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J Addict Dis. 1995;14(4):1-20.

Paths and impacts in the progressive independence model: a homelessness and substance abuse intervention in Chicago.

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The University of Chicago, Illinois, USA.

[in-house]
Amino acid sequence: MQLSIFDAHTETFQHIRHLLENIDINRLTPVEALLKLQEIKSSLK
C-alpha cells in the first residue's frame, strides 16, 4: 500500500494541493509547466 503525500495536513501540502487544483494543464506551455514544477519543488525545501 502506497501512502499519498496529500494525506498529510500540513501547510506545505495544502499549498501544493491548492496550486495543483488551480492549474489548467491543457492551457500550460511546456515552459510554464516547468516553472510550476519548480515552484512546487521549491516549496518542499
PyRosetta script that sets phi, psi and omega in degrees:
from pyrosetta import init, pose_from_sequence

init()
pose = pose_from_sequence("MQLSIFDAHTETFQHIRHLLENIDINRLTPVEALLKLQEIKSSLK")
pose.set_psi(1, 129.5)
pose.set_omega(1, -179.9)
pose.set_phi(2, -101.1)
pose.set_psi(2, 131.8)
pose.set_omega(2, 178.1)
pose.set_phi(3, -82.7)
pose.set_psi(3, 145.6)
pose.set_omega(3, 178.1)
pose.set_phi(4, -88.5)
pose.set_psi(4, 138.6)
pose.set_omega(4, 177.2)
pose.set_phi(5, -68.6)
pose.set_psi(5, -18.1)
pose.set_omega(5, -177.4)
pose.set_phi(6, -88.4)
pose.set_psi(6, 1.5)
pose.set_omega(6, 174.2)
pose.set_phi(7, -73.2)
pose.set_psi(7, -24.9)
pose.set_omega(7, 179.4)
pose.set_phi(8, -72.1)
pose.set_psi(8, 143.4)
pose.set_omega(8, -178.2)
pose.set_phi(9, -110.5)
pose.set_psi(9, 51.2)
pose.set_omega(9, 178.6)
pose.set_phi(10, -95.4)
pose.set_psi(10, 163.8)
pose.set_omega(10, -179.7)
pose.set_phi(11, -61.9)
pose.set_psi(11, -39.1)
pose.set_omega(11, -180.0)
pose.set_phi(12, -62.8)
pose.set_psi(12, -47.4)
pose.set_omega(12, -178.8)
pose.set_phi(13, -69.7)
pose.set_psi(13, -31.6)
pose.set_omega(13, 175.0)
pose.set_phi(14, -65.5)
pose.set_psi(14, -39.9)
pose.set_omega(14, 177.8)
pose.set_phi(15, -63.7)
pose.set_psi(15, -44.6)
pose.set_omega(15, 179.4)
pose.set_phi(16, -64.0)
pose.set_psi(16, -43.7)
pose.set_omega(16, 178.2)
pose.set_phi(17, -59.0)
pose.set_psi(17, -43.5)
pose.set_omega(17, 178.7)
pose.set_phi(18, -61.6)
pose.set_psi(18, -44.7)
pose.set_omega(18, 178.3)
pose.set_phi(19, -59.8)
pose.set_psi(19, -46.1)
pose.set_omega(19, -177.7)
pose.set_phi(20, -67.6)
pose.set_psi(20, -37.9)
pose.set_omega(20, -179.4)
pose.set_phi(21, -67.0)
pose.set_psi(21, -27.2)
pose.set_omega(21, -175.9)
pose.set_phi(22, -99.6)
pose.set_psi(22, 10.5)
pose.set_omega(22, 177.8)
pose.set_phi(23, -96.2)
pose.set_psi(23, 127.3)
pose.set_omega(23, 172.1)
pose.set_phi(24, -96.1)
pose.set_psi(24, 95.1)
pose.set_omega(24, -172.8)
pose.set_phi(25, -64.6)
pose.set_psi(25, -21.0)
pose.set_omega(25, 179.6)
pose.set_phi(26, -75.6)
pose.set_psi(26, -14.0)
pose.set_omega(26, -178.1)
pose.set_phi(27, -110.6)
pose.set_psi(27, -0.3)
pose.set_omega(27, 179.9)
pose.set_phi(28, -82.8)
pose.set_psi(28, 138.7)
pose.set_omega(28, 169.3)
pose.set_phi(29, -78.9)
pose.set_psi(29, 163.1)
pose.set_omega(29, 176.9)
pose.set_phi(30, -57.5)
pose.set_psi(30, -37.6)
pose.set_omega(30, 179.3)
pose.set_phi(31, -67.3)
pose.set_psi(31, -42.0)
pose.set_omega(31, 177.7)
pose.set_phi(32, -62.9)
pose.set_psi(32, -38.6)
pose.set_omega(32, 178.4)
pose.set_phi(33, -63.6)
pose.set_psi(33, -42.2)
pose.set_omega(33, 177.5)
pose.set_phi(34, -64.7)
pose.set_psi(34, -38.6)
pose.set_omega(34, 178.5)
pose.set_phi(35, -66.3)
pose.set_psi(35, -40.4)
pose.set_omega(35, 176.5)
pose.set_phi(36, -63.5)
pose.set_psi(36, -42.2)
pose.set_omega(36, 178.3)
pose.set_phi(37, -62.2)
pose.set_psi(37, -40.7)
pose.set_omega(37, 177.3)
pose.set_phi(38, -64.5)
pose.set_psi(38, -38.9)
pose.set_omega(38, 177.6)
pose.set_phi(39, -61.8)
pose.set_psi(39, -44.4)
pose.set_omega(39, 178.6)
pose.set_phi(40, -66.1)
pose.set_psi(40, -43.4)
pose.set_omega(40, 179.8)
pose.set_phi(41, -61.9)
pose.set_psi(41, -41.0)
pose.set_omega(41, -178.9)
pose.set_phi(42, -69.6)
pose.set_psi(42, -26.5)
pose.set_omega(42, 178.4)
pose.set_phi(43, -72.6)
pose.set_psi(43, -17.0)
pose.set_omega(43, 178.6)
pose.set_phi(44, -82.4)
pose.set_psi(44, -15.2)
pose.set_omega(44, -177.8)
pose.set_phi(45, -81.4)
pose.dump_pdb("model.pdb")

In an attempt to reduce homelessness and substance abuse, Chicago graduates of short-term inpatient substance abuse programs who lacked domiciles were placed into one of three conditions: (1) a case management only intervention (n = 96), (2) a case management with supported housing intervention (n = 136), or (3) a control condition (n = 187) that allowed access to normal aftercare in the community. The two treatment interventions used a "progressive independence" approach, which focuses on simultaneously ameliorating tangible needs and clinical problems. Multivariate analyses suggest that subjects in both treatment interventions experienced lower levels of substance abuse and higher levels of residential stability than subjects in the control condition, as measured over the course of a year. Further analysis suggests that retention was improved by the focus on immediate tangible resources, substance abuse was reduced by both the support of outpatient substance abuse treatment and the promulgation of changes in coping styles, and residential stability was increased by both the focus on access to income maintenance benefits and help with location of housing.

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